Chemical and Biomolecular Engineering
Theodore Vermeulen Professor
University of California, Berkeley
LELAND LECTURE: The Curious Matter of C1 Chemistry
Thursday, March 30, 2017
to 5:00 PM
Sadie R. Smith Auditorium Herzstein Hall
6100 Main St
Houston, Texas, USA
The recurring need for advantaged feedstocks as precursors to chemicals and fuels brings us once more to scientific and engineering matters related to the conversion of molecules that lack any C-C bonds, such as methane, methanol, dimethyl ether, and CO. Such C1 species, and especially methane, impose thermodynamic and kinetic challenges of significant consequence for the complexity and cost of the required chemical transformations. This lecture seeks to chart a roadmap and to assemble some unifying concepts in order to guide our search for attractive C1 conversion strategies and, in doing so, to define the boundaries of what is reasonable and practical. These concepts are underpinned by the thermodynamics of the relevant transformations and by the formalism of transition state theory in describing the dynamics of chemical reactions. The paths are shaped by: (i) the inherent thermodynamic hurdles and the impotence of catalysis in surmounting them; (ii) the pre-eminence of process simplicity and inexpensive oxidants over alluring direct conversion schemes; (iii) the conceptual framework of kinetic and thermodynamic protection of intermediate species; (iv) the coupling of reactions with separations and of distinct catalytic functions within kinetic cascades; (v) the prevalence of kinetic bottlenecks in forming the first C-C bond from C1 molecules; and (vi) the emergence of a C2 conversion platform, as we overcome (or come to accept) the inherent limits in catalytic C1 chemistries. The conclusions are sobering, as the magnitude of the formidable challenges so warrants. The roadmap is drawn using our chemical engineering toolbox, which proves essential as we seek the small openings that Nature leaves in matters of C1 chemistry.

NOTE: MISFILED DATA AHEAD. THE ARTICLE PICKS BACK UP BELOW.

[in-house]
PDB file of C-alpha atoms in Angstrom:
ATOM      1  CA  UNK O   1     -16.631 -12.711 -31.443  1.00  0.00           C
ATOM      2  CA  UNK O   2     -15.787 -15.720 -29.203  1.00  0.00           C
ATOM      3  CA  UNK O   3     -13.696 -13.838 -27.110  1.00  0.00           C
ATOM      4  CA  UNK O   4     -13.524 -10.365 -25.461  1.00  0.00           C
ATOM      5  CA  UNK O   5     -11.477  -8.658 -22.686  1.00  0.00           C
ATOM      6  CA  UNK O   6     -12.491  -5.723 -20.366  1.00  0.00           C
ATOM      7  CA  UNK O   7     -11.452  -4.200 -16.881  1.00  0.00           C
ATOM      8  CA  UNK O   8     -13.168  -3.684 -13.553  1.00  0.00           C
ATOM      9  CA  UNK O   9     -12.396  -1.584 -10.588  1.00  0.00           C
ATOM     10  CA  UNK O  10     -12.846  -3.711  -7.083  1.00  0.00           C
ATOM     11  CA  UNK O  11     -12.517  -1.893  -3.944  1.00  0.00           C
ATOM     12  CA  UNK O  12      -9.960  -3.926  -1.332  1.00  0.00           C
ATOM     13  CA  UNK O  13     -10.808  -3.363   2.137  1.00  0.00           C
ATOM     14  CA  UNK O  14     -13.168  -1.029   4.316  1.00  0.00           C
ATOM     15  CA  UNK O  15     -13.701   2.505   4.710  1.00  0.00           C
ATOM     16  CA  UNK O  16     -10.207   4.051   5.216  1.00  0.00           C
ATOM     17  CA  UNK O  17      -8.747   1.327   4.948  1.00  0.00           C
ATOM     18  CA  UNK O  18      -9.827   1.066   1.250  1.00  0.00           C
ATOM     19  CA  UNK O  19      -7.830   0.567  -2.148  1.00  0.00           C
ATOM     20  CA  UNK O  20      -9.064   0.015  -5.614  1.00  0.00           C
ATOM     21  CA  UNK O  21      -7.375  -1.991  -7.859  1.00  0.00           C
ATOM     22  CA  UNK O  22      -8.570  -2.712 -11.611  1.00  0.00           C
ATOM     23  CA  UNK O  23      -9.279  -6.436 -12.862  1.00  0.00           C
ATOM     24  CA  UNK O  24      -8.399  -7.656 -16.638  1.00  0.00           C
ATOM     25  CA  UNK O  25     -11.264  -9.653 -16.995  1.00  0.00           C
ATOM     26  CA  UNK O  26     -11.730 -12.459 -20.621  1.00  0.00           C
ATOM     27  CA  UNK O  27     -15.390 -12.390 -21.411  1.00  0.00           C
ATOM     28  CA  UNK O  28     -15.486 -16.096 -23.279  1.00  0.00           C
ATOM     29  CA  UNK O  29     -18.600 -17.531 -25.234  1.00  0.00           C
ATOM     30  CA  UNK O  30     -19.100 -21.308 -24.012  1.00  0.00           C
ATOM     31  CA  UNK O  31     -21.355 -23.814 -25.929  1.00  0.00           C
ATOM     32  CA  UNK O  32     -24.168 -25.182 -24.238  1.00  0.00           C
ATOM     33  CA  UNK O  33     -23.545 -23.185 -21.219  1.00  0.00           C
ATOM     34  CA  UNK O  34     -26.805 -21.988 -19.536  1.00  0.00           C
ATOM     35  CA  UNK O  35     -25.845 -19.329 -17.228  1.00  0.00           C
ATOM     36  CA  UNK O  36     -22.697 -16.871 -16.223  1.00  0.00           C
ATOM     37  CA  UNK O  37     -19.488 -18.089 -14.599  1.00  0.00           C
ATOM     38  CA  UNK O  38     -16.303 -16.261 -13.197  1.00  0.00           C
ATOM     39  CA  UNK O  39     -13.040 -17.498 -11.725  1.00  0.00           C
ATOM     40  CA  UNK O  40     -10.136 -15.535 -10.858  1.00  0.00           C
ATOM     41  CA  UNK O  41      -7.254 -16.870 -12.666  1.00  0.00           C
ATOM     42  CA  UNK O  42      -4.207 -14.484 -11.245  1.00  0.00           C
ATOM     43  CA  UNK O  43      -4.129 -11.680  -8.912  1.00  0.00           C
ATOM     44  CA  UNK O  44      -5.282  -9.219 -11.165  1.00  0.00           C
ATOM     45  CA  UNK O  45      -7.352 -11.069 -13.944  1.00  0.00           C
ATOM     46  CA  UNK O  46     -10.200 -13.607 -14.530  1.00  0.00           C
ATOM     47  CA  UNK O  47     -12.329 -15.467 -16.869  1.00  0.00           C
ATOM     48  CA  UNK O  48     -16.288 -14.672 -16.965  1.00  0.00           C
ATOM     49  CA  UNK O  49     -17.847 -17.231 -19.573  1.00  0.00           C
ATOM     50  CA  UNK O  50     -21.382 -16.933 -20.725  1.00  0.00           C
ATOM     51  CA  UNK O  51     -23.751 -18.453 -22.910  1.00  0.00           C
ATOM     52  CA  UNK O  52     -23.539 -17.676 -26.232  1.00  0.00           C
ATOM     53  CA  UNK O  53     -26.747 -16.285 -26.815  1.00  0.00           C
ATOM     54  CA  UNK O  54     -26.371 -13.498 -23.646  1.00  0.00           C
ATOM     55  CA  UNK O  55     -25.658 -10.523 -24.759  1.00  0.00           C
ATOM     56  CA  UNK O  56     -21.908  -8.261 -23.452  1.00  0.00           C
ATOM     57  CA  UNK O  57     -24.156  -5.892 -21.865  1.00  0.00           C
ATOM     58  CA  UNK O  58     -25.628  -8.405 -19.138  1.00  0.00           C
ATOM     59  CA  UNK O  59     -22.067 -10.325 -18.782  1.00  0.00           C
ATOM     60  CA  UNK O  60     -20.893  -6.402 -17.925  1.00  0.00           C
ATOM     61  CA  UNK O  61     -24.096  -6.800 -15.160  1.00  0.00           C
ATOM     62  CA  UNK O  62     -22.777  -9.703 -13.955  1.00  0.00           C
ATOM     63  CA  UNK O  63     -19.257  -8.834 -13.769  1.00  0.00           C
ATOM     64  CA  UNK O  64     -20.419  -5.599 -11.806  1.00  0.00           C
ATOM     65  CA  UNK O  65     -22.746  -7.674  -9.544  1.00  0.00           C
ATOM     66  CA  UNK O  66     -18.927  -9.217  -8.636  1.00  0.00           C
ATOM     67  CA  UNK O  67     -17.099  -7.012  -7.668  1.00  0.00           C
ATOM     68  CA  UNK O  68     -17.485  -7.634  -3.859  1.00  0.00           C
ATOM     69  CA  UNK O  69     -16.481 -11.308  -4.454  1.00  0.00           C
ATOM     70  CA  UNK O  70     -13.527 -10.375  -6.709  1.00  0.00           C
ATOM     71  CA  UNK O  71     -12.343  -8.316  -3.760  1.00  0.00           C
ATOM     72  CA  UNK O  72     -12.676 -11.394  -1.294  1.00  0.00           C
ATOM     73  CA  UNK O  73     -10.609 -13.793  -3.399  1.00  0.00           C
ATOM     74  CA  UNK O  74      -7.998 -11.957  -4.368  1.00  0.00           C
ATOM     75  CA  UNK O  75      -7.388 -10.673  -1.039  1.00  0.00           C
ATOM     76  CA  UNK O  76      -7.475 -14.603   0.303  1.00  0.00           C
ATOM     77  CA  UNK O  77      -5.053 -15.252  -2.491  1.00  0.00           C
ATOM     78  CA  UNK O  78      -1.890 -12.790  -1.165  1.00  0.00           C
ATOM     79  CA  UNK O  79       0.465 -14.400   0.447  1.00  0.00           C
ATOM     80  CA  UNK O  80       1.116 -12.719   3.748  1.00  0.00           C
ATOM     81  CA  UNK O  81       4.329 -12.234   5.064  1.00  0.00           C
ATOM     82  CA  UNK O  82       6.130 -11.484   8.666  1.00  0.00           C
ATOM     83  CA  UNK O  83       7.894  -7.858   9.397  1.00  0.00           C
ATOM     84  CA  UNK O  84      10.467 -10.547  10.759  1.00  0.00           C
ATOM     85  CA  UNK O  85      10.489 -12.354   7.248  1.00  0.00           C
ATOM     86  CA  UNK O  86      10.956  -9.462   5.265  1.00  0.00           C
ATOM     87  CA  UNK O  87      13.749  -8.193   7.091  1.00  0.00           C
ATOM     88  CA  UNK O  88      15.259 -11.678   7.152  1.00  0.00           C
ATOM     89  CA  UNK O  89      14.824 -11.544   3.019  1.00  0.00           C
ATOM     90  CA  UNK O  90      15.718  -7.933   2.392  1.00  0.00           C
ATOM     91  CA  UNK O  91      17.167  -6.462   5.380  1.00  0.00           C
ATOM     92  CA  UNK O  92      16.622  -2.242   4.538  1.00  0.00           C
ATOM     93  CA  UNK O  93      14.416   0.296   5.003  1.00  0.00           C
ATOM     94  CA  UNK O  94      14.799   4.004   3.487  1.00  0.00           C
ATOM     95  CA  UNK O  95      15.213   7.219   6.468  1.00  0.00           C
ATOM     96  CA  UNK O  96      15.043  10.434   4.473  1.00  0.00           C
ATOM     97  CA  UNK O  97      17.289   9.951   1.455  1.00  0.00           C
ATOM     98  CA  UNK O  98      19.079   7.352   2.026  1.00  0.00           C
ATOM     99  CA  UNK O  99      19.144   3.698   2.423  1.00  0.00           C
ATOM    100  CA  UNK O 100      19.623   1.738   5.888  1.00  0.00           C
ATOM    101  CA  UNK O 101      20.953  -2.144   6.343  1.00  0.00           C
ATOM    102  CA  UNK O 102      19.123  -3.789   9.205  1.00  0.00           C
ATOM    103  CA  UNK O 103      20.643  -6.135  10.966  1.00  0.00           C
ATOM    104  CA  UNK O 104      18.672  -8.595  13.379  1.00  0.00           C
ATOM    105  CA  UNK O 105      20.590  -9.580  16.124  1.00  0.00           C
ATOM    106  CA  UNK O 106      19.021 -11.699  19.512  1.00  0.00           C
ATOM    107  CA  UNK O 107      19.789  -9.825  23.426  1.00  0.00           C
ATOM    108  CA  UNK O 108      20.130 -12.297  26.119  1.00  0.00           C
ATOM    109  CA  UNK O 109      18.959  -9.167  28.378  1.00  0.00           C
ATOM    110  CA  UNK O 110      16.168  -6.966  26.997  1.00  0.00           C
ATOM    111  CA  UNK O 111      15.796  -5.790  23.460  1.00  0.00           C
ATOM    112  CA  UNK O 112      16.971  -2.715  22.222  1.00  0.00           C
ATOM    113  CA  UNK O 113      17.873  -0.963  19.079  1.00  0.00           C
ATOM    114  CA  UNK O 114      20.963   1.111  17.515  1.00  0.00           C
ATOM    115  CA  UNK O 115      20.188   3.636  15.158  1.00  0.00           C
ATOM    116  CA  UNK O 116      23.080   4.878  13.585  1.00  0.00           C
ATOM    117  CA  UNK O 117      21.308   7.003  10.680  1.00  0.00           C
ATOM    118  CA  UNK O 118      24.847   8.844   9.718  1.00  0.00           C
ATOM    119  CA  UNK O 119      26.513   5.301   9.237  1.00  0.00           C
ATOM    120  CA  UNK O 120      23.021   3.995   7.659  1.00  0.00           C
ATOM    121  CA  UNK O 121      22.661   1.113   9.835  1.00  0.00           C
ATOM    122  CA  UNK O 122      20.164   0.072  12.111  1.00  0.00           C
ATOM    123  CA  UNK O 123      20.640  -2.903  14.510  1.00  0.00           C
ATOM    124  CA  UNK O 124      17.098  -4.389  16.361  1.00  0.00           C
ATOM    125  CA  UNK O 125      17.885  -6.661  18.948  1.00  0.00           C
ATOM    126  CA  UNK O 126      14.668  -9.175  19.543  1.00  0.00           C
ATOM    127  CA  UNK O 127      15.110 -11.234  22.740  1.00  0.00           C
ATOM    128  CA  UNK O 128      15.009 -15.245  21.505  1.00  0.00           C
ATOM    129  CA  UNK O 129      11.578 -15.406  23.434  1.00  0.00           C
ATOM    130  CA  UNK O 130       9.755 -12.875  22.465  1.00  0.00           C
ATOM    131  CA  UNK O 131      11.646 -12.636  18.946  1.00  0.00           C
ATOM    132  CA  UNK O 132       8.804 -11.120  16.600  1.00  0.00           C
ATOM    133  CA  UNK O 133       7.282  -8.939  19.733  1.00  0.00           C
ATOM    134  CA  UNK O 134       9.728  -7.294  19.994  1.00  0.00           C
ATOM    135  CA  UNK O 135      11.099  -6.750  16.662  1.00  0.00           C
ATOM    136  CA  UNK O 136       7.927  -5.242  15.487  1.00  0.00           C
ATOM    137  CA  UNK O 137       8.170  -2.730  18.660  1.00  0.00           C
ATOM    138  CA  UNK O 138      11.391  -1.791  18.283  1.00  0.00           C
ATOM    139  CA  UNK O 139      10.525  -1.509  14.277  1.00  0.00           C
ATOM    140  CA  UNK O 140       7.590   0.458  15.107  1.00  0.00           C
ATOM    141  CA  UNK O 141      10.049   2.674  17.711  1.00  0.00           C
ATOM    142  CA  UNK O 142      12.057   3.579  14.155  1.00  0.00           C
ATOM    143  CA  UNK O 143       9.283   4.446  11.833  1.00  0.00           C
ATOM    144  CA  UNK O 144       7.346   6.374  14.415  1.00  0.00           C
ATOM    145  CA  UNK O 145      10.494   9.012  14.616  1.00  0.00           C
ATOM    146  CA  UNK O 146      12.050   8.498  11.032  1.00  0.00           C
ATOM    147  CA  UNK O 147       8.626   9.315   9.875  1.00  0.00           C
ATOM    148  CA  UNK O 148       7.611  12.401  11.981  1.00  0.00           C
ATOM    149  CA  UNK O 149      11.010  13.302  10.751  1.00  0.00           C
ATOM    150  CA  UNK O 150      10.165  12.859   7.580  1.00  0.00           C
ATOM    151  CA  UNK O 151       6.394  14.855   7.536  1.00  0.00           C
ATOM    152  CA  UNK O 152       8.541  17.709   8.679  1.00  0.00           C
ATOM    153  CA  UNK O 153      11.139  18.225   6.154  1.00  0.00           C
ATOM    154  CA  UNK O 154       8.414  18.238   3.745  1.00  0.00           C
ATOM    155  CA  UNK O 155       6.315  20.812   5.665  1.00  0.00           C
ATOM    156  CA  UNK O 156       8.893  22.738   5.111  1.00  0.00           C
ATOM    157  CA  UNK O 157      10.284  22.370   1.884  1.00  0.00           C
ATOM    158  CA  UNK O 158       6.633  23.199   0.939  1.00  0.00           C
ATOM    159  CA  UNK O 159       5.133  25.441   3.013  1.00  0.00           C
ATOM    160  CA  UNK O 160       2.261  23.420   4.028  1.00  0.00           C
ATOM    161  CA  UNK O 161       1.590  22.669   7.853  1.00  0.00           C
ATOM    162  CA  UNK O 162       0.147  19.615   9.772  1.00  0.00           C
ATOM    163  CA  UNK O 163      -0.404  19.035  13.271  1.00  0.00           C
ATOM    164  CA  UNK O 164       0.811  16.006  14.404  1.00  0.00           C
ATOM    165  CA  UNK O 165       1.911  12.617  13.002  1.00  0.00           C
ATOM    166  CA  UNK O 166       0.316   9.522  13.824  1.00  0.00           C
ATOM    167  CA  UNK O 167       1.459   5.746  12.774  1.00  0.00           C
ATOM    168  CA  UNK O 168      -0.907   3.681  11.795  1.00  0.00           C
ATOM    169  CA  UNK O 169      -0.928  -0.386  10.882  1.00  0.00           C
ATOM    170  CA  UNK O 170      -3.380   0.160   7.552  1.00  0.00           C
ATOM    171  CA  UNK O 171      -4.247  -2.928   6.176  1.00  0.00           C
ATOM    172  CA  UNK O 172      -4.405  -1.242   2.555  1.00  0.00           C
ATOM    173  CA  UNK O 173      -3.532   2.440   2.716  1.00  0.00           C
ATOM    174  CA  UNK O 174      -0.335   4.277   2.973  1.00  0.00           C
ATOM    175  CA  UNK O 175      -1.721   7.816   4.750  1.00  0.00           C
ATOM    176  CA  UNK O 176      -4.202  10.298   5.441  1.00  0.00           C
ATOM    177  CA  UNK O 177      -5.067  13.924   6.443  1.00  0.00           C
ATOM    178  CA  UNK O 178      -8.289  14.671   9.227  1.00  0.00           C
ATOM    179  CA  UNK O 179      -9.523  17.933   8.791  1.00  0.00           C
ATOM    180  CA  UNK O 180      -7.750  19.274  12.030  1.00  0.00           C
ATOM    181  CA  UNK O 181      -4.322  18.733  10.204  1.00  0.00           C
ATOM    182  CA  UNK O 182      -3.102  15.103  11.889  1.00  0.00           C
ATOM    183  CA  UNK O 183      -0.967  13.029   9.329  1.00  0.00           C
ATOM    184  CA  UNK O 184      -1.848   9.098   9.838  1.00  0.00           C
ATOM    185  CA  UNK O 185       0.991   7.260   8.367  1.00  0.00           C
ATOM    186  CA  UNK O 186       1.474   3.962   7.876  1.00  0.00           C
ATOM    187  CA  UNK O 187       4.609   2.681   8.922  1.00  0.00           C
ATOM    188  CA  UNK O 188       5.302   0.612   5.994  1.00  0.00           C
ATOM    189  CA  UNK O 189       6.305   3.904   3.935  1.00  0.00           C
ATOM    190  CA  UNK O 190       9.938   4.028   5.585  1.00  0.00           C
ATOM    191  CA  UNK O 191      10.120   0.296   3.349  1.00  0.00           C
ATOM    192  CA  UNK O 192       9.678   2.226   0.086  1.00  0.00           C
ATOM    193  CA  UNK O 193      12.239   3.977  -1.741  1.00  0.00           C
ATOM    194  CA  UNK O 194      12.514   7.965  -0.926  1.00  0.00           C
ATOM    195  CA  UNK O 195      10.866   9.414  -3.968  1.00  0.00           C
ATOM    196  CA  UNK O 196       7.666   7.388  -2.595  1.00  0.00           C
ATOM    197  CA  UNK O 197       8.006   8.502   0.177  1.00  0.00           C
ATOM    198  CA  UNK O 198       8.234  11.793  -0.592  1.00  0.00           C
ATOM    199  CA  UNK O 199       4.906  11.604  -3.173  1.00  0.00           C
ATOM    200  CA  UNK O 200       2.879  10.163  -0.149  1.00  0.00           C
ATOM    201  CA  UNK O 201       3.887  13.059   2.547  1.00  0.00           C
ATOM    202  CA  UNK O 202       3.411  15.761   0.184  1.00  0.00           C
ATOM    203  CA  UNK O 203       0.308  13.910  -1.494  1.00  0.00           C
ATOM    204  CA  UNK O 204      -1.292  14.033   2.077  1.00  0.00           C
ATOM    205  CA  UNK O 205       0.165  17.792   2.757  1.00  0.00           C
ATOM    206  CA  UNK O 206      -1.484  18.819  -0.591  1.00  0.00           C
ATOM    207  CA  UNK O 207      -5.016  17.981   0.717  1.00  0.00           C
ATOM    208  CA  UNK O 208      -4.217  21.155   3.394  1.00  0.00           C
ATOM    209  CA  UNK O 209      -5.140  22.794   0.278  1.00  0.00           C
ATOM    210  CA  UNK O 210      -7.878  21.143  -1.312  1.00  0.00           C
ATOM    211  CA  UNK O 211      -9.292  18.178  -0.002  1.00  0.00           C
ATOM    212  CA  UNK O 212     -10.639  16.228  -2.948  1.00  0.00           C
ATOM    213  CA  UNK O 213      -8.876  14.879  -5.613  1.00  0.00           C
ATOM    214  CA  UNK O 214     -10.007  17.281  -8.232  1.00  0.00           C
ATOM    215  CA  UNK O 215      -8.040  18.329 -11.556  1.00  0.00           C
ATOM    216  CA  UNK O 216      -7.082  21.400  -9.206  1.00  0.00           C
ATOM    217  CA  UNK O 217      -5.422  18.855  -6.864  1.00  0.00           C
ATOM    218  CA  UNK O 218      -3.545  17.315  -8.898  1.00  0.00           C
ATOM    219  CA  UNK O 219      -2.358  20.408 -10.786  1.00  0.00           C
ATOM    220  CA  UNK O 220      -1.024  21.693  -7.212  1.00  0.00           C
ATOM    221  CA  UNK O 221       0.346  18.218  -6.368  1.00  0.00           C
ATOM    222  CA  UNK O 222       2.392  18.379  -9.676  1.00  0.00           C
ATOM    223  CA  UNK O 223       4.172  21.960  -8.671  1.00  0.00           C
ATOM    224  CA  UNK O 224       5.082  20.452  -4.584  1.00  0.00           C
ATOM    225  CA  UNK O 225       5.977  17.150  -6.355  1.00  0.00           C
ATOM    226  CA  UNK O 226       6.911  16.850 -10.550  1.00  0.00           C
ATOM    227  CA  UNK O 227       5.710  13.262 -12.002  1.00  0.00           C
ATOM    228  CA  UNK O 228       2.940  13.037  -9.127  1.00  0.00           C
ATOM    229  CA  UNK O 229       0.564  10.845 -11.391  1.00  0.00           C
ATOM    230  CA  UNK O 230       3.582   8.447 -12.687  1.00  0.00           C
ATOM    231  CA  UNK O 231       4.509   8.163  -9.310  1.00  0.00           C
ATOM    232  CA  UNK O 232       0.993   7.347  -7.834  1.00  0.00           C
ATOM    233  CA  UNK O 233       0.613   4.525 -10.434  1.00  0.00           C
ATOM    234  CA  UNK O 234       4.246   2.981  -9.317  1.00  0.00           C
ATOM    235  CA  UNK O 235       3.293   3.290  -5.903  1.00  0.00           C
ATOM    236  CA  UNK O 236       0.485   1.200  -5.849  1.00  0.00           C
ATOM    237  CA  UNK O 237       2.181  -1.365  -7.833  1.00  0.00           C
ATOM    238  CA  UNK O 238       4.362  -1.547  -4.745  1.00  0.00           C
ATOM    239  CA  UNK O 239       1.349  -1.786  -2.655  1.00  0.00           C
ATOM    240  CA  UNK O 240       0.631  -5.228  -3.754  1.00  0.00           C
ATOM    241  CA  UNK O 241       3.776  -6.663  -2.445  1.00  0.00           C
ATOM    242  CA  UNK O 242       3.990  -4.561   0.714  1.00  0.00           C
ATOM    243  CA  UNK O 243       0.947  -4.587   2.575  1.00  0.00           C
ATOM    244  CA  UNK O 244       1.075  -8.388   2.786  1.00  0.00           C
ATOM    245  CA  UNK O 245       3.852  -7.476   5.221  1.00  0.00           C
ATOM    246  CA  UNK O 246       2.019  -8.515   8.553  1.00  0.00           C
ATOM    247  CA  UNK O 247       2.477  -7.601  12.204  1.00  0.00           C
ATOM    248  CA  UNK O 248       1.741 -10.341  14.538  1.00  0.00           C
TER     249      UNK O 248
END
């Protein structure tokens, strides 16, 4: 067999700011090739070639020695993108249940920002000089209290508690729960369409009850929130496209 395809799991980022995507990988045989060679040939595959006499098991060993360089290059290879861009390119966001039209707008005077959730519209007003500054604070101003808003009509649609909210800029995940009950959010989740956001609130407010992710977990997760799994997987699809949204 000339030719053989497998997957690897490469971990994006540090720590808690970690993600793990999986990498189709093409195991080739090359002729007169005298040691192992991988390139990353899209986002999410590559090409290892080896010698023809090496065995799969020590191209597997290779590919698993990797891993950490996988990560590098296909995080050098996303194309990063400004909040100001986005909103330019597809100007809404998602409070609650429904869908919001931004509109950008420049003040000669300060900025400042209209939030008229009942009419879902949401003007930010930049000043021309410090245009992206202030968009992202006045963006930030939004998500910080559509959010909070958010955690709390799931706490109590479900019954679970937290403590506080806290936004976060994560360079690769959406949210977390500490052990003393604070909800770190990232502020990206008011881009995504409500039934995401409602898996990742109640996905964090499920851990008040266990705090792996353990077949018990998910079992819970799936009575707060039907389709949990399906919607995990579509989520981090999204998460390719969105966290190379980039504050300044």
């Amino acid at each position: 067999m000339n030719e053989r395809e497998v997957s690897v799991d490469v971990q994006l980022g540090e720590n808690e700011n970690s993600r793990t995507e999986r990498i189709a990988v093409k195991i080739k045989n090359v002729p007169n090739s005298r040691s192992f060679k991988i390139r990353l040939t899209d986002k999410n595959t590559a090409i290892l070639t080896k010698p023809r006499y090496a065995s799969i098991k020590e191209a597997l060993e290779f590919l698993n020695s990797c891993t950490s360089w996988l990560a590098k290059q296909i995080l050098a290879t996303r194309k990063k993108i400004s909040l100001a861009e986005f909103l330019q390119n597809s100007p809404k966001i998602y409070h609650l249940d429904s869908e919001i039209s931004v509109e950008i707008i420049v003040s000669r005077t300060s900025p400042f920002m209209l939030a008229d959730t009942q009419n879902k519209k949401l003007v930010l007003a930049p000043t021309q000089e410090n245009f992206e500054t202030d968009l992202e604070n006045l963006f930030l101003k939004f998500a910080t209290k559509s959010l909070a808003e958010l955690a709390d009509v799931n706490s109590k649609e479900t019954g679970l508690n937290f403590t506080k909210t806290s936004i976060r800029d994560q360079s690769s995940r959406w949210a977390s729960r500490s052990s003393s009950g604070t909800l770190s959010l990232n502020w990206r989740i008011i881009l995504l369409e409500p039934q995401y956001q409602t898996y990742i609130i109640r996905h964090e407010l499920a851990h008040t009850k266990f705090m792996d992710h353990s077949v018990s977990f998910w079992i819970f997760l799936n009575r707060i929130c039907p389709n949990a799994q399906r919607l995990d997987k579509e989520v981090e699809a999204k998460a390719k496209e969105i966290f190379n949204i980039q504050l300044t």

Biography of Enrique Iglesia:
Dr. Iglesia is the Theodore Vermeulen Chair in Chemical Engineering at the
University of California at Berkeley, a Faculty Senior Scientist at the Lawrence
Berkeley National Laboratory, and the Director of the Berkeley Catalysis Laboratory.
He received a B.S. from Princeton University (1977) and a Ph.D. from
Stanford University (1982). He joined Berkeley in 1993 after twelve years in
research and management at the Corporate Research Labs of Exxon. He has
served as Editor-in-Chief of Journal of Catalysis (1997–2010); he serves as
President of the North American Catalysis Society and as Vice President and
President-Elect of the International Association of Catalysis Society. He has
been elected to the National Academy of Engineering, the American Academy
of Arts and Sciences, and the National Academy of Inventors. He is a Fellow of
the American Chemical Society and the American Institute of Chemical Engineers
and an Honorary Fellow of the Chinese Chemical Society.